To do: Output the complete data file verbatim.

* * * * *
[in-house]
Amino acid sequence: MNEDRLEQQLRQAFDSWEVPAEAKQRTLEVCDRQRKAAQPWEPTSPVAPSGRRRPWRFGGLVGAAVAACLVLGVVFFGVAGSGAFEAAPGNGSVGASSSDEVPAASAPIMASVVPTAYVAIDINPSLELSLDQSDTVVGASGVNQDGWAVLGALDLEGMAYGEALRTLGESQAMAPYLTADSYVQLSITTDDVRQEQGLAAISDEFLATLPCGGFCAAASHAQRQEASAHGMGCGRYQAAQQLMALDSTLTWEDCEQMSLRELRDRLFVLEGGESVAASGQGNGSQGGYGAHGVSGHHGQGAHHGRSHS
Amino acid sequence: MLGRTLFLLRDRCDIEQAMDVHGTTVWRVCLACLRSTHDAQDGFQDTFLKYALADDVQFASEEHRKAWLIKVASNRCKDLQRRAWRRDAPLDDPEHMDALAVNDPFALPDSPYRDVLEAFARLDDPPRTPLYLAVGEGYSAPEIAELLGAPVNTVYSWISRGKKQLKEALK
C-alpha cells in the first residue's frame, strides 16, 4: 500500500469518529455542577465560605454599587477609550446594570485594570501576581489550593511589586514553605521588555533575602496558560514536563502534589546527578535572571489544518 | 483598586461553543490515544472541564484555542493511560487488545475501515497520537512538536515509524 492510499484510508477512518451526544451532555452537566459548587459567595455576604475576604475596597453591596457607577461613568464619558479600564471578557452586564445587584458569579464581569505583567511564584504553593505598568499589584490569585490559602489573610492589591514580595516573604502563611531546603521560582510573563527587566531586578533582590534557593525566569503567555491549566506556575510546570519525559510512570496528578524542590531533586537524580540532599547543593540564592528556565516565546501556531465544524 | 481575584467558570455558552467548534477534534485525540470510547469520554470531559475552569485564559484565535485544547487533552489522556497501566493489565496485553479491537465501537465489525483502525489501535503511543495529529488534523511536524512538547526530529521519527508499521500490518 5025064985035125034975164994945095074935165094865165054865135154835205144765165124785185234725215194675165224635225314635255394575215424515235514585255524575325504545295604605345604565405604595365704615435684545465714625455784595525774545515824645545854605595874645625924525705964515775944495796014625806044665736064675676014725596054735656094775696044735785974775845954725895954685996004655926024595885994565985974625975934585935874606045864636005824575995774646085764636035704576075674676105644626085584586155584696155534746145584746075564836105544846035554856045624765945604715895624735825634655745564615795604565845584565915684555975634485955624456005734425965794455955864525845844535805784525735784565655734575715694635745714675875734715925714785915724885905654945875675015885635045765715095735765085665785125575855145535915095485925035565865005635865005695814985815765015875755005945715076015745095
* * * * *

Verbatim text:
[in-house]
Amino acid sequence: MNEDRLEQQLRQAFDSWEVPAEAKQRTLEVCDRQRKAAQPWEPTSPVAPSGRRRPWRFGGLVGAAVAACLVLGVVFFGVAGSGAFEAAPGNGSVGASSSDEVPAASAPIMASVVPTAYVAIDINPSLELSLDQSDTVVGASGVNQDGWAVLGALDLEGMAYGEALRTLGESQAMAPYLTADSYVQLSITTDDVRQEQGLAAISDEFLATLPCGGFCAAASHAQRQEASAHGMGCGRYQAAQQLMALDSTLTWEDCEQMSLRELRDRLFVLEGGESVAASGQGNGSQGGYGAHGVSGHHGQGAHHGRSHS
Amino acid sequence: MLGRTLFLLRDRCDIEQAMDVHGTTVWRVCLACLRSTHDAQDGFQDTFLKYALADDVQFASEEHRKAWLIKVASNRCKDLQRRAWRRDAPLDDPEHMDALAVNDPFALPDSPYRDVLEAFARLDDPPRTPLYLAVGEGYSAPEIAELLGAPVNTVYSWISRGKKQLKEALK
C-alpha cells in the first residue's frame, strides 16, 4: 500500500469518529455542577465560605454599587477609550446594570485594570501576581489550593511589586514553605521588555533575602496558560514536563502534589546527578535572571489544518 | 483598586461553543490515544472541564484555542493511560487488545475501515497520537512538536515509524 492510499484510508477512518451526544451532555452537566459548587459567595455576604475576604475596597453591596457607577461613568464619558479600564471578557452586564445587584458569579464581569505583567511564584504553593505598568499589584490569585490559602489573610492589591514580595516573604502563611531546603521560582510573563527587566531586578533582590534557593525566569503567555491549566506556575510546570519525559510512570496528578524542590531533586537524580540532599547543593540564592528556565516565546501556531465544524 | 481575584467558570455558552467548534477534534485525540470510547469520554470531559475552569485564559484565535485544547487533552489522556497501566493489565496485553479491537465501537465489525483502525489501535503511543495529529488534523511536524512538547526530529521519527508499521500490518 5025064985035125034975164994945095074935165094865165054865135154835205144765165124785185234725215194675165224635225314635255394575215424515235514585255524575325504545295604605345604565405604595365704615435684545465714625455784595525774545515824645545854605595874645625924525705964515775944495796014625806044665736064675676014725596054735656094775696044735785974775845954725895954685996004655926024595885994565985974625975934585935874606045864636005824575995774646085764636035704576075674676105644626085584586155584696155534746145584746075564836105544846035554856045624765945604715895624735825634655745564615795604565845584565915684555975634485955624456005734425965794455955864525845844535805784525735784565655734575715694635745714675875734715925714785915724885905654945875675015885635045765715095735765085665785125575855145535915095485925035565865005635865005695814985815765015875755005945715076015745095